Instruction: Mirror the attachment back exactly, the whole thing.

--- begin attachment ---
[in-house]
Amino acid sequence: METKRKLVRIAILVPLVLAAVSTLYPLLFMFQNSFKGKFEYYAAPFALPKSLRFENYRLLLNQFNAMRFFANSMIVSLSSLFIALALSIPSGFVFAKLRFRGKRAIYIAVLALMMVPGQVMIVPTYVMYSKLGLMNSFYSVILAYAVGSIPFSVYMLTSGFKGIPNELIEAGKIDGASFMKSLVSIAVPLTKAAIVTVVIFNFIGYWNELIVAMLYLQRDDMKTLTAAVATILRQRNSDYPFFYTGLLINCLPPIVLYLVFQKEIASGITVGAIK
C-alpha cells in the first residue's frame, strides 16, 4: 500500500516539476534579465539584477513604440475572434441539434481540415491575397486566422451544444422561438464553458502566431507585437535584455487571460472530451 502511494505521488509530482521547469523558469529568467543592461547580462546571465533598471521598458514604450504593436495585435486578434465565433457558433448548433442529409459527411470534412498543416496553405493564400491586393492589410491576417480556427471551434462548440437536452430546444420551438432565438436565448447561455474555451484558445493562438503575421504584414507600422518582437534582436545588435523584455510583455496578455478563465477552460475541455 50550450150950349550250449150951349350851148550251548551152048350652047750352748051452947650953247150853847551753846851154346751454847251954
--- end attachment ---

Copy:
[in-house]
Amino acid sequence: METKRKLVRIAILVPLVLAAVSTLYPLLFMFQNSFKGKFEYYAAPFALPKSLRFENYRLLLNQFNAMRFFANSMIVSLSSLFIALALSIPSGFVFAKLRFRGKRAIYIAVLALMMVPGQVMIVPTYVMYSKLGLMNSFYSVILAYAVGSIPFSVYMLTSGFKGIPNELIEAGKIDGASFMKSLVSIAVPLTKAAIVTVVIFNFIGYWNELIVAMLYLQRDDMKTLTAAVATILRQRNSDYPFFYTGLLINCLPPIVLYLVFQKEIASGITVGAIK
C-alpha cells in the first residue's frame, strides 16, 4: 500500500516539476534579465539584477513604440475572434441539434481540415491575397486566422451544444422561438464553458502566431507585437535584455487571460472530451 502511494505521488509530482521547469523558469529568467543592461547580462546571465533598471521598458514604450504593436495585435486578434465565433457558433448548433442529409459527411470534412498543416496553405493564400491586393492589410491576417480556427471551434462548440437536452430546444420551438432565438436565448447561455474555451484558445493562438503575421504584414507600422518582437534582436545588435523584455510583455496578455478563465477552460475541455 50550450150950349550250449150951349350851148550251548551152048350652047750352748051452947650953247150853847551753846851154346751454847251954